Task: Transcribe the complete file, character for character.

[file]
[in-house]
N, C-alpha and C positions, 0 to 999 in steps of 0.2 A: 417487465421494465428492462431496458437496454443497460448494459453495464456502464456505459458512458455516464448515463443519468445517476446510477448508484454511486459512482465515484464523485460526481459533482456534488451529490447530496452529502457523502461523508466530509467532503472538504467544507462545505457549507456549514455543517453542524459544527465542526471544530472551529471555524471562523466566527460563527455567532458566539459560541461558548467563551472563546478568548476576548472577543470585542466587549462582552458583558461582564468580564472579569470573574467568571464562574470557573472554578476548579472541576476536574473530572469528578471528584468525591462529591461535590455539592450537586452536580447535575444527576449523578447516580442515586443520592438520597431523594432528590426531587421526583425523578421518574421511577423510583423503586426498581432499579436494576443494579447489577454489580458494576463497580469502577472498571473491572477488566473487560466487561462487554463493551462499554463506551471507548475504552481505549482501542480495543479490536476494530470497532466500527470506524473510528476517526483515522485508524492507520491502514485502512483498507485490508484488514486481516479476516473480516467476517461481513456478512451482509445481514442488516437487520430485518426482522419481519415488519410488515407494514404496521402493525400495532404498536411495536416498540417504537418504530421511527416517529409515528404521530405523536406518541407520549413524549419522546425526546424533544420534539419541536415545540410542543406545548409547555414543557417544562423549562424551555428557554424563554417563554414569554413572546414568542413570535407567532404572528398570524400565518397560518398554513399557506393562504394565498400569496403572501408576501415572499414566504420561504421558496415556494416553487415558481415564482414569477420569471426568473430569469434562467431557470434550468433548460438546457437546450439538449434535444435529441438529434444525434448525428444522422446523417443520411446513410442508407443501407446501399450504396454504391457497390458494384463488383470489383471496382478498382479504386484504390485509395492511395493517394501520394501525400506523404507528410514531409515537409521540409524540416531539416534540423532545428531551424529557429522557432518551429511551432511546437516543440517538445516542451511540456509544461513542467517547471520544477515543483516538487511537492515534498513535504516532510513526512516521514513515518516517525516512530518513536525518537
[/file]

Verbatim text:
[in-house]
N, C-alpha and C positions, 0 to 999 in steps of 0.2 A: 417487465421494465428492462431496458437496454443497460448494459453495464456502464456505459458512458455516464448515463443519468445517476446510477448508484454511486459512482465515484464523485460526481459533482456534488451529490447530496452529502457523502461523508466530509467532503472538504467544507462545505457549507456549514455543517453542524459544527465542526471544530472551529471555524471562523466566527460563527455567532458566539459560541461558548467563551472563546478568548476576548472577543470585542466587549462582552458583558461582564468580564472579569470573574467568571464562574470557573472554578476548579472541576476536574473530572469528578471528584468525591462529591461535590455539592450537586452536580447535575444527576449523578447516580442515586443520592438520597431523594432528590426531587421526583425523578421518574421511577423510583423503586426498581432499579436494576443494579447489577454489580458494576463497580469502577472498571473491572477488566473487560466487561462487554463493551462499554463506551471507548475504552481505549482501542480495543479490536476494530470497532466500527470506524473510528476517526483515522485508524492507520491502514485502512483498507485490508484488514486481516479476516473480516467476517461481513456478512451482509445481514442488516437487520430485518426482522419481519415488519410488515407494514404496521402493525400495532404498536411495536416498540417504537418504530421511527416517529409515528404521530405523536406518541407520549413524549419522546425526546424533544420534539419541536415545540410542543406545548409547555414543557417544562423549562424551555428557554424563554417563554414569554413572546414568542413570535407567532404572528398570524400565518397560518398554513399557506393562504394565498400569496403572501408576501415572499414566504420561504421558496415556494416553487415558481415564482414569477420569471426568473430569469434562467431557470434550468433548460438546457437546450439538449434535444435529441438529434444525434448525428444522422446523417443520411446513410442508407443501407446501399450504396454504391457497390458494384463488383470489383471496382478498382479504386484504390485509395492511395493517394501520394501525400506523404507528410514531409515537409521540409524540416531539416534540423532545428531551424529557429522557432518551429511551432511546437516543440517538445516542451511540456509544461513542467517547471520544477515543483516538487511537492515534498513535504516532510513526512516521514513515518516517525516512530518513536525518537